APG Witch Discussion


Pathfinder Second Edition General Discussion

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Draco18s wrote:
shroudb wrote:
cackle is not weak. it's the equivalent of lingering performance for witches but with different strengths and weaknesses.

Its mostly weaknesses. Lingering can make compositions linger for more than 1 round off a single use. Cackle cannot. The worst result from Lingering is 1 round and no focus cost for 1 action. The only result from Cackle is 1 round for 1 focus and no action.

Literally if Cackle did the same thing as Lingering, no one would be complaining. Literally if Hexes were Compositions, no one would be complaining.

Well, there might be complaints about it being "too similar to the bard" but there wouldn't be this thread about the witch being under powered.

*Continues drawing in the sand*

Cackle works on any sustained spell; lingering does not.


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Yeah, I don't think Cackle is usually worth it on cantrip hexes. But elemental betrayal, flaming sphere, mad monkeys, or spiritual weapon? A lot more worth it.


Draco18s wrote:
shroudb wrote:
cackle is not weak. it's the equivalent of lingering performance for witches but with different strengths and weaknesses.

Its mostly weaknesses. Lingering can make compositions linger for more than 1 round off a single use. Cackle cannot. The worst result from Lingering is 1 round and no focus cost for 1 action. The only result from Cackle is 1 round for 1 focus and no action.

Literally if Cackle did the same thing as Lingering, no one would be complaining. Literally if Hexes were Compositions, no one would be complaining.

Well, there might be complaints about it being "too similar to the bard" but there wouldn't be this thread about the witch being under powered.

*Continues drawing in the sand*

not really:

cackle vs lingering:
cackle is +1 round, lingering is usually +2 rounds
cackle is for any Sustain spell, lingering is only for compositions
cackle can be used reactively, lingerig you must have cast it the previous round to benefit from it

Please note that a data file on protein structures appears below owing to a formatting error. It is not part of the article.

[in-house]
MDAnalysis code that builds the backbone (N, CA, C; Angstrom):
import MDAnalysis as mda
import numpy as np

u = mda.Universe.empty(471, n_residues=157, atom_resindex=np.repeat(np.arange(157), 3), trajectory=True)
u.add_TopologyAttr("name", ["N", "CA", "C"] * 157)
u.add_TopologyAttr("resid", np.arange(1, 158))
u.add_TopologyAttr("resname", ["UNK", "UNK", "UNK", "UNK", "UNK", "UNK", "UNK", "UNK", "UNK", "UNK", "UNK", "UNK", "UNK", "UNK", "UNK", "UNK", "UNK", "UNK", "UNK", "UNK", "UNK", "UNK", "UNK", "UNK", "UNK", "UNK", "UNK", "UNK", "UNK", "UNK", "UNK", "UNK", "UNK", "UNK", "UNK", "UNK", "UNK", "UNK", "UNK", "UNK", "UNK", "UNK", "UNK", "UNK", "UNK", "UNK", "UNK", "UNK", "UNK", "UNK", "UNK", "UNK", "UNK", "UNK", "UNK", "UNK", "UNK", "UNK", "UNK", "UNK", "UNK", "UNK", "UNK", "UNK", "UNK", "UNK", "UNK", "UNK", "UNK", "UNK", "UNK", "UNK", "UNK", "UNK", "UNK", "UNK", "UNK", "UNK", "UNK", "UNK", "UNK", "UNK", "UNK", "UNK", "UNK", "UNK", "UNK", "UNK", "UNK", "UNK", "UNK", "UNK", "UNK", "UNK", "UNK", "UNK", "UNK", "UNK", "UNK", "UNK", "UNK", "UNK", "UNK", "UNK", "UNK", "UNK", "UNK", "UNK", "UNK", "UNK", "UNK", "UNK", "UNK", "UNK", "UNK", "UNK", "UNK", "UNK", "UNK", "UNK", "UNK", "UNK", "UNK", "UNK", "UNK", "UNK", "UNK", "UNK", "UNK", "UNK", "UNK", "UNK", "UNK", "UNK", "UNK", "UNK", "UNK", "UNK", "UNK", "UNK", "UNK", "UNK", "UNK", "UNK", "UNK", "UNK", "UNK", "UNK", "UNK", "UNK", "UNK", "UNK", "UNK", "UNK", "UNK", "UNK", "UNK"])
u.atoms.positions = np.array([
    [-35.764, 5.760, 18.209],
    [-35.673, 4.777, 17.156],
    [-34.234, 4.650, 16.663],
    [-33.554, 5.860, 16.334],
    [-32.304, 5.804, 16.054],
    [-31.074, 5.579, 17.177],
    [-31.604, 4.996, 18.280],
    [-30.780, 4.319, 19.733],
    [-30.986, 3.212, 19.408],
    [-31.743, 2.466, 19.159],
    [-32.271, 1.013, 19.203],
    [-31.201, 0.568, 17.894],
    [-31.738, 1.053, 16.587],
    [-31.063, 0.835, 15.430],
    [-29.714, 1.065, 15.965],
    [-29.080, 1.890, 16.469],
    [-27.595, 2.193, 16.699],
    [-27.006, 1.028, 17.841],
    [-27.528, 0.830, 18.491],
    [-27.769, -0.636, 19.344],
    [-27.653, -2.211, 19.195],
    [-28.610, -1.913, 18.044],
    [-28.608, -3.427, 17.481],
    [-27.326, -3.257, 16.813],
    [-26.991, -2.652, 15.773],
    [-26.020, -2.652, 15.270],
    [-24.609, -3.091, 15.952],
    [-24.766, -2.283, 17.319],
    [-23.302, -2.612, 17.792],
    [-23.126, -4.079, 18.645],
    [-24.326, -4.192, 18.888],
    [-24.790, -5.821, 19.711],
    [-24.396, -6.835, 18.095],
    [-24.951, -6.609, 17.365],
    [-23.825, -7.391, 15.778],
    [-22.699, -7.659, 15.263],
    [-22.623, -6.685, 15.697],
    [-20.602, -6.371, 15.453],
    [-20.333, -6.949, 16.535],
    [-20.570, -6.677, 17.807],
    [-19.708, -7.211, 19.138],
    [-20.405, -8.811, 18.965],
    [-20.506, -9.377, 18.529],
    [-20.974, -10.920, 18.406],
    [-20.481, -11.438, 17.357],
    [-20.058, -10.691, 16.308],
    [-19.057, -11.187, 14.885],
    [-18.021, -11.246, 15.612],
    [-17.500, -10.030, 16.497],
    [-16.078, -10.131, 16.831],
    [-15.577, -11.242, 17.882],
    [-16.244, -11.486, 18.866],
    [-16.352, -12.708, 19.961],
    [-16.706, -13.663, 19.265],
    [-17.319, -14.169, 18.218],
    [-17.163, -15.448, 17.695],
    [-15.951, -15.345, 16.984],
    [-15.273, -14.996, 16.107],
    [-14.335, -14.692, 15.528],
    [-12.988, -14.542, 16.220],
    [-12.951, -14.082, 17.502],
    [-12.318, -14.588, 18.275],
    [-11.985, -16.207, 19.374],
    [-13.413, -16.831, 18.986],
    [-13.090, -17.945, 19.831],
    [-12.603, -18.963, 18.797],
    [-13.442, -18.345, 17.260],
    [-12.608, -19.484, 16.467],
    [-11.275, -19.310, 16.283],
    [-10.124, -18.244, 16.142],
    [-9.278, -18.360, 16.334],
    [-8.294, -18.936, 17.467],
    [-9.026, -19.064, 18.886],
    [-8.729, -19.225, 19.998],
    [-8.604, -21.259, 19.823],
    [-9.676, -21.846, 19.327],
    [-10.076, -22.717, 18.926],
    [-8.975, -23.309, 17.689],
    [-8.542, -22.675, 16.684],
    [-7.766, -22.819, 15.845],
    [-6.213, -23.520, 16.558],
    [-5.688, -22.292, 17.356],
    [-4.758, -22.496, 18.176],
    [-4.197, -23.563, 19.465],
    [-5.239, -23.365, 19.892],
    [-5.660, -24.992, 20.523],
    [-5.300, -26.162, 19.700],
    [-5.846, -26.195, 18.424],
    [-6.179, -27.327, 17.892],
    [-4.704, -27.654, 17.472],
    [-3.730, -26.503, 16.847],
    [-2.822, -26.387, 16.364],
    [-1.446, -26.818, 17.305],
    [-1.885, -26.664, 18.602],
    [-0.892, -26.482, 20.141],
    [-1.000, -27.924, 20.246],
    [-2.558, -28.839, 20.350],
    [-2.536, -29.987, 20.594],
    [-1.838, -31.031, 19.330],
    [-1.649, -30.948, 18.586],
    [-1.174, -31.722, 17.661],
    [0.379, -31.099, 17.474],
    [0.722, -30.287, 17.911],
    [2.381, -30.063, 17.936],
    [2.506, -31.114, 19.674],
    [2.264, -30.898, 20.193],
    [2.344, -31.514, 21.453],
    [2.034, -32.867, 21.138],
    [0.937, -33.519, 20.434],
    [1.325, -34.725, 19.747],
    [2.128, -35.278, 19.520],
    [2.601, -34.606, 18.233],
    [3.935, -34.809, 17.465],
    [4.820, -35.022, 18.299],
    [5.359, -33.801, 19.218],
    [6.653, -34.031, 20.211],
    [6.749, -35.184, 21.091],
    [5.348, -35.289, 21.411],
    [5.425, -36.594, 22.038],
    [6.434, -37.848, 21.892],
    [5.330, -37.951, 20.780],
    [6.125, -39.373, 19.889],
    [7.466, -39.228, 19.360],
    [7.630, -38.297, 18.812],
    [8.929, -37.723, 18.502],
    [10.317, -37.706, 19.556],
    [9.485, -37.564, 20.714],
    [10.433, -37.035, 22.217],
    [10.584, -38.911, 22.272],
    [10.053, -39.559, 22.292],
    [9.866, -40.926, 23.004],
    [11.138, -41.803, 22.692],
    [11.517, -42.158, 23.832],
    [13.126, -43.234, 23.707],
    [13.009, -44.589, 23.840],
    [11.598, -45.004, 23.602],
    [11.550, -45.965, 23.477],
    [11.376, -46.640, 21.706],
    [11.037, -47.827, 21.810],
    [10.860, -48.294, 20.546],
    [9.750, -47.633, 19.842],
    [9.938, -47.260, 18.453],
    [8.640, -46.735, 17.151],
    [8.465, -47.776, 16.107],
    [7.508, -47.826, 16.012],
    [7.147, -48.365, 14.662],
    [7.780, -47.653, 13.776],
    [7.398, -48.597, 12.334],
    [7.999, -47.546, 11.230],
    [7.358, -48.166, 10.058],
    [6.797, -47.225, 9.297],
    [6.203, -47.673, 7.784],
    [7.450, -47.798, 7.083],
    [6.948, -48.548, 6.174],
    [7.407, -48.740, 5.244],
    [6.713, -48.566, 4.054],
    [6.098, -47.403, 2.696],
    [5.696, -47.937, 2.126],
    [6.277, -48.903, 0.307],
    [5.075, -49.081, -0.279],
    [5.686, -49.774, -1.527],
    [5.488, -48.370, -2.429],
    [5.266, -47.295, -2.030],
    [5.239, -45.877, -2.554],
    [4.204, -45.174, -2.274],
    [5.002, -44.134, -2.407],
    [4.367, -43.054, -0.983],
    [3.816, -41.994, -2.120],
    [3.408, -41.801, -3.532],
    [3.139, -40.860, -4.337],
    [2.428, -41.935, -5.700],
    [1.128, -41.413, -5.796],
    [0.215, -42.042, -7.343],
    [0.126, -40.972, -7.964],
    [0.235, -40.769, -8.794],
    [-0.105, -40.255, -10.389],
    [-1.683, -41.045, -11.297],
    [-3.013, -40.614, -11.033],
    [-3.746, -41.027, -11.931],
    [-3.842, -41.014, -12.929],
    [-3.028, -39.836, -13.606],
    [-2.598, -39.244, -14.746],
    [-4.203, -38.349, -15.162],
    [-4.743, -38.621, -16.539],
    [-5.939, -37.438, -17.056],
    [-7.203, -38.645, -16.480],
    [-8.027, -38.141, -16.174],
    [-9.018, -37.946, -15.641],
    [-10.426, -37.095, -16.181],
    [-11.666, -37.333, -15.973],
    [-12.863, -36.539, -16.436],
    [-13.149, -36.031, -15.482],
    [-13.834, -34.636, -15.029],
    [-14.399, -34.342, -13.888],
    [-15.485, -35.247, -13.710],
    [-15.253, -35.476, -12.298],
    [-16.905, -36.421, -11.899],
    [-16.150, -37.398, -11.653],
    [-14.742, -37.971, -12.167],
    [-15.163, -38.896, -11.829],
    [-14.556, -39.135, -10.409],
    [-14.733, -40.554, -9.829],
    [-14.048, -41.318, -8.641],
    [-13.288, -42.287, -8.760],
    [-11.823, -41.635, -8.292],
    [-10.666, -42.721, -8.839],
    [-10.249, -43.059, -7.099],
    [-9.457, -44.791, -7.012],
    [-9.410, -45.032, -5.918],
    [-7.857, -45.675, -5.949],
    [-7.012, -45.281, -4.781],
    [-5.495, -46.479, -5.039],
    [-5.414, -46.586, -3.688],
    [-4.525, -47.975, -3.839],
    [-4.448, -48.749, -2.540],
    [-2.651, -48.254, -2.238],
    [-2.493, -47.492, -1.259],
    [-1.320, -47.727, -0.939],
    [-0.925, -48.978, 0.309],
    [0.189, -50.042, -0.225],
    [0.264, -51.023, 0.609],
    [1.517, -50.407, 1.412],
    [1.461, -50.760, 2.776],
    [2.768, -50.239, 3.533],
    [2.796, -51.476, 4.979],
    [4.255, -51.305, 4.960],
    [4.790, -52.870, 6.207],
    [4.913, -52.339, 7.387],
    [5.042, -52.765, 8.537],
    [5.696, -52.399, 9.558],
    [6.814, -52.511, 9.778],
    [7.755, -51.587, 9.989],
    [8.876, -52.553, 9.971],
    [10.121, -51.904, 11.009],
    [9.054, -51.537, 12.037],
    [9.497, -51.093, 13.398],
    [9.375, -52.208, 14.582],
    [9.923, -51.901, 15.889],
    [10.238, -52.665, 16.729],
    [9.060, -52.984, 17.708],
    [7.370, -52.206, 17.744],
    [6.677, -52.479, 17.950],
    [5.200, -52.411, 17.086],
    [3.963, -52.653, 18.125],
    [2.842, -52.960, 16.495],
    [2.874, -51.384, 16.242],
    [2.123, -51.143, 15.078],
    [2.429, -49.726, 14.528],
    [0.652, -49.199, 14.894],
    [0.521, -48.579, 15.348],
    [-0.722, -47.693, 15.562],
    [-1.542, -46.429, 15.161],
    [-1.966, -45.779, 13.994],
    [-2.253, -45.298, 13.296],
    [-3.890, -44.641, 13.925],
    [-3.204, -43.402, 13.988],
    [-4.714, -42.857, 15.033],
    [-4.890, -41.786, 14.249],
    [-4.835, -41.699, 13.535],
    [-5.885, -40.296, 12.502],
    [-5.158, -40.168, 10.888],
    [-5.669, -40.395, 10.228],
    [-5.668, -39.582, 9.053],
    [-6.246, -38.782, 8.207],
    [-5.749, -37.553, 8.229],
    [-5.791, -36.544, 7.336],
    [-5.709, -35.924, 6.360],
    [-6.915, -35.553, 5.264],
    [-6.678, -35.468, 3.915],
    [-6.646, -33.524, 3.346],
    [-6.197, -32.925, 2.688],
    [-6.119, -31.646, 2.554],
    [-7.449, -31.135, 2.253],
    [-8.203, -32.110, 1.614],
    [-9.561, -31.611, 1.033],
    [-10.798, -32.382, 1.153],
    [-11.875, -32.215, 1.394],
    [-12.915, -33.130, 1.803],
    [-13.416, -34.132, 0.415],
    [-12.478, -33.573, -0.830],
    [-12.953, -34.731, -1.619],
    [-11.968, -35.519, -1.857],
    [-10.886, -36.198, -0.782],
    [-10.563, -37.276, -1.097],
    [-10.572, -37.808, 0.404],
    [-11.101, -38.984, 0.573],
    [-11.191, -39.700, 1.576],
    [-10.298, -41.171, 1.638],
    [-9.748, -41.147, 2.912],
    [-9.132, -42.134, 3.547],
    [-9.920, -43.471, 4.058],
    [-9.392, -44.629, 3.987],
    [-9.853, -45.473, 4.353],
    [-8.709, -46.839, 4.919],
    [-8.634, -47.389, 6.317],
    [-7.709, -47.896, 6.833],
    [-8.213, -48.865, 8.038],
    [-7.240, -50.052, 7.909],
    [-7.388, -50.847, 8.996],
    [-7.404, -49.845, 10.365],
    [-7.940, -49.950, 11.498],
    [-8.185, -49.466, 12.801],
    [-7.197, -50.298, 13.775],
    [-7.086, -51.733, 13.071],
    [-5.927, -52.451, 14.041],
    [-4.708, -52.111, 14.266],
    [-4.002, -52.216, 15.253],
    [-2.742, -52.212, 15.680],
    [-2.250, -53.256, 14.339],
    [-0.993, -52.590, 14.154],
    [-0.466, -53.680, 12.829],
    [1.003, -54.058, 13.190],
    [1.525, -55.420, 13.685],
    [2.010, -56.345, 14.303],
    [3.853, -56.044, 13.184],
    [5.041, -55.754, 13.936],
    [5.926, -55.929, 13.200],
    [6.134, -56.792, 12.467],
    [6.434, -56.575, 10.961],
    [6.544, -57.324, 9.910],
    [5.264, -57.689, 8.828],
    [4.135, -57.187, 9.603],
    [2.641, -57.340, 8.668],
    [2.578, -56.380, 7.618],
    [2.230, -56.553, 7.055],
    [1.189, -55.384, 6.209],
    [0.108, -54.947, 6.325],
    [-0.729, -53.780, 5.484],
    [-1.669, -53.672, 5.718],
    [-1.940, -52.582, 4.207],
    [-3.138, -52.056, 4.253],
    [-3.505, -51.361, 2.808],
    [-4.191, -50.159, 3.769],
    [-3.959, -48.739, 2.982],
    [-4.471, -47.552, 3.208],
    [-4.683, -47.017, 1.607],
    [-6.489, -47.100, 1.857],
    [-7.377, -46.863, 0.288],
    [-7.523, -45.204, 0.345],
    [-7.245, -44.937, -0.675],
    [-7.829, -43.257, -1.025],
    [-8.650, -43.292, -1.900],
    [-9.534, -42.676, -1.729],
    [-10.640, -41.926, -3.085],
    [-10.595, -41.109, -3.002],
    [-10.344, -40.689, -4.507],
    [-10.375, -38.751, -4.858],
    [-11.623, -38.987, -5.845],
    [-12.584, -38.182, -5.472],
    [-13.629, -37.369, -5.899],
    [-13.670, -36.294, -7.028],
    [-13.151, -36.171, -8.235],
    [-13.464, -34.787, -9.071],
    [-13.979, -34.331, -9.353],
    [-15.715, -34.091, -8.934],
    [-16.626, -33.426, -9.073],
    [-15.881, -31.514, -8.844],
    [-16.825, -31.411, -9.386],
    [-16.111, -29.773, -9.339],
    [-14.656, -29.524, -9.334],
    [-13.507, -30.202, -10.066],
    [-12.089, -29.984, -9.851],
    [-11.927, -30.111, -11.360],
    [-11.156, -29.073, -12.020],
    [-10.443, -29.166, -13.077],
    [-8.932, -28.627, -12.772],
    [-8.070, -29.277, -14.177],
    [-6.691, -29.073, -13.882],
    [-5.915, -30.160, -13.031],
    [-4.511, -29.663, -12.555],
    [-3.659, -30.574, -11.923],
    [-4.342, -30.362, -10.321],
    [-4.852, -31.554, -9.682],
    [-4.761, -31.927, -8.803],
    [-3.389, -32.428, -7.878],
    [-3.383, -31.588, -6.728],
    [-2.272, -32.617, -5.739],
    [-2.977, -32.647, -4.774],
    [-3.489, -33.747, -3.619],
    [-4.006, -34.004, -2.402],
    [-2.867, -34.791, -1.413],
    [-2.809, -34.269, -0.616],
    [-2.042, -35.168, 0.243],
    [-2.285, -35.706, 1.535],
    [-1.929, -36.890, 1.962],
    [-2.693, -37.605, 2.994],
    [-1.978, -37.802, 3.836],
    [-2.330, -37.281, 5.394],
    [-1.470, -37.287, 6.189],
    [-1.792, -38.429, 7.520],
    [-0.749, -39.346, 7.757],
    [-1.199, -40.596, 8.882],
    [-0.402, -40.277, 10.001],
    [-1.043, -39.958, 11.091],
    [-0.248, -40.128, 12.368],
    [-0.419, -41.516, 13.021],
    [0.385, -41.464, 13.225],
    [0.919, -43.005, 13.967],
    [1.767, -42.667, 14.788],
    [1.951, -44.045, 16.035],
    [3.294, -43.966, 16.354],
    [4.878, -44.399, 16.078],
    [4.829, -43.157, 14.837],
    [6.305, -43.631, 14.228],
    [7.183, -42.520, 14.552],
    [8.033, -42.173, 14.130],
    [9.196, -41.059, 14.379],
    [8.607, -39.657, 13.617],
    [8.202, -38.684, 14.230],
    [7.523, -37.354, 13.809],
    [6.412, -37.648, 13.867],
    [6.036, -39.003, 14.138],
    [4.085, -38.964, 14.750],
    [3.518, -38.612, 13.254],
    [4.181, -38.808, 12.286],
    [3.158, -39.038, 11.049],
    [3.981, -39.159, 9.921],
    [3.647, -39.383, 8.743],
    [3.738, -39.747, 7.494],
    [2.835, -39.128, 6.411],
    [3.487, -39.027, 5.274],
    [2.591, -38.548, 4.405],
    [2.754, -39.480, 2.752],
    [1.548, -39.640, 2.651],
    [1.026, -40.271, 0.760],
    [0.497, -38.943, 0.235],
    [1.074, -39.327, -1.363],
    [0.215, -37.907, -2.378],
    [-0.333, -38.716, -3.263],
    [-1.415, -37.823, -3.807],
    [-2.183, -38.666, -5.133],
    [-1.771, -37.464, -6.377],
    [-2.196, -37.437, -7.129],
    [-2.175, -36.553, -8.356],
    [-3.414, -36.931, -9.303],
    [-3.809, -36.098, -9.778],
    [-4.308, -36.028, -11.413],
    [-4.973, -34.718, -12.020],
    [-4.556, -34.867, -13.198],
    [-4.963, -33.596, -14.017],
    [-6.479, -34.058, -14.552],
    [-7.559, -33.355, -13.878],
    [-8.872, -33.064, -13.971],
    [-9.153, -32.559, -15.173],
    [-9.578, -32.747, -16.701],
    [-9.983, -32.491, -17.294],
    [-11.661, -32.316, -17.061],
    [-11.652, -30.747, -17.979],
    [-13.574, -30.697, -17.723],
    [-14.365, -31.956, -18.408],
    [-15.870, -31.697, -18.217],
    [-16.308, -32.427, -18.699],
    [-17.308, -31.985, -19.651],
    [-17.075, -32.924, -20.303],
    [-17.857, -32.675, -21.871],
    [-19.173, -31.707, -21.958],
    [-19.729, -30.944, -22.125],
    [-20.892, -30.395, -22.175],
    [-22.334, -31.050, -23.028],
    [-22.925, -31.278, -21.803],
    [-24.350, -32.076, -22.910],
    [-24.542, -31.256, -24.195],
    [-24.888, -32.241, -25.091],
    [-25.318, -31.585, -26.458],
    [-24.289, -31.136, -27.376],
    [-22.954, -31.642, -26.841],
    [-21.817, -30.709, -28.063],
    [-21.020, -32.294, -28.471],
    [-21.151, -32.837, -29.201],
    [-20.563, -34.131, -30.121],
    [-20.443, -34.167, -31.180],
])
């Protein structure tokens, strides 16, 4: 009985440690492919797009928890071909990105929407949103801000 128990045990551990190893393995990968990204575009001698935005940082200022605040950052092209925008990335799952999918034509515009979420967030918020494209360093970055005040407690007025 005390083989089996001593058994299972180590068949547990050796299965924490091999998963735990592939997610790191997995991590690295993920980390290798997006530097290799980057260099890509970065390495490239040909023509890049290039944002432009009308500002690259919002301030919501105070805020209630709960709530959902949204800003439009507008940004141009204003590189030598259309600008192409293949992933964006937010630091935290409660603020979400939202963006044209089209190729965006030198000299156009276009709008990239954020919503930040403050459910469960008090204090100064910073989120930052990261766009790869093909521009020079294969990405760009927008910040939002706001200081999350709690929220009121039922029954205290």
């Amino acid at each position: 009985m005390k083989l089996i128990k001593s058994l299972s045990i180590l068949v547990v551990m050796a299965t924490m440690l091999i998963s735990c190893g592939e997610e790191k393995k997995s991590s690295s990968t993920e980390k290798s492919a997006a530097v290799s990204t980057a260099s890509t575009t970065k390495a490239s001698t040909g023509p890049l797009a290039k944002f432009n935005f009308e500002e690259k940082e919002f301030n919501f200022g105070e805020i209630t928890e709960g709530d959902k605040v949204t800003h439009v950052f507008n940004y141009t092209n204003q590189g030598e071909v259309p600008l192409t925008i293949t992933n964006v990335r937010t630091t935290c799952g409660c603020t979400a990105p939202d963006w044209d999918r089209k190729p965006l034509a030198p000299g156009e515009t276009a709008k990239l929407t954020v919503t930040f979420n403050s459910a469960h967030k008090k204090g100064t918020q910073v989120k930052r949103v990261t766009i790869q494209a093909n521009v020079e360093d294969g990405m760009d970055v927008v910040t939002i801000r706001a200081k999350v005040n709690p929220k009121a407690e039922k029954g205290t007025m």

cackle cant fail or crit, lingering can fail but can also crit

i find them pretty on par with each other.

i'd say that the fact that cackle can be cast reactively, and the fact that you sometimes will fail the activation but some other times you will crit it to balance each other
and i find that lingering is 2 rounds vs cackle is 1 round is pretty balanced around cackle Sustaining any and all spells while lingering is just for compositions.


AzureKnight wrote:
WWHsmackdown wrote:
I'm fairly excited to make a human damphir curse witch with cackle and effortless concentration. Evil Eye, Malicious shadows, and curse of death (plus focus regeneration feats) with an archetype like beast master sounds really cool. Also, with cackle as a built in sustain on top of the other two spooky focus powers I finally found the chassis Im going to play a necromancer on. Occult has animate dead so I'm good to go. Bard may be a strictly stronger base but it wouldn't feel nearly as thematic mechanic wise and I wouldn't have a buff familiar to boot. Overall, more hex cantrip choices, more lessons, and a feat to snatch another patrons cantrip would definitely fix the only lingering issues I have with the class.

Please post later and let us know how Cackle works out for you. I just don't see it as very useful since it costs a Focus Point. If you have two focus and cast any other non-Cantrip hex you can now Cackle once...just feels very weak to me.

You can get Refocus from Familiar, and if you take Cackle you'll have two focus points, so that's two encounters per day with 2 Focus spells.

And, I was toying with an Antipalladin Dedication Build that grabs "Desperate Prayer" rather early (and honestly, if you can afford the 14 CHA + 14 STR, then you can try Heavy armor and go Bon Mot maybe, but it is a bit starved).

That brings the number to 3 times per encounter once, and then 2, or 2, 2, and 2.

And then there's the Gnome refocus at level 5, that's another Refocus opportunity for Witches.

When Witch gets to the "two per refocus" territory you can basically spam focus hexes if you've invested in it.

I don't know why the Familiar Refocus ability is being overlooked, it's literally one of the best choices and Witches get a bonus ability to start the game.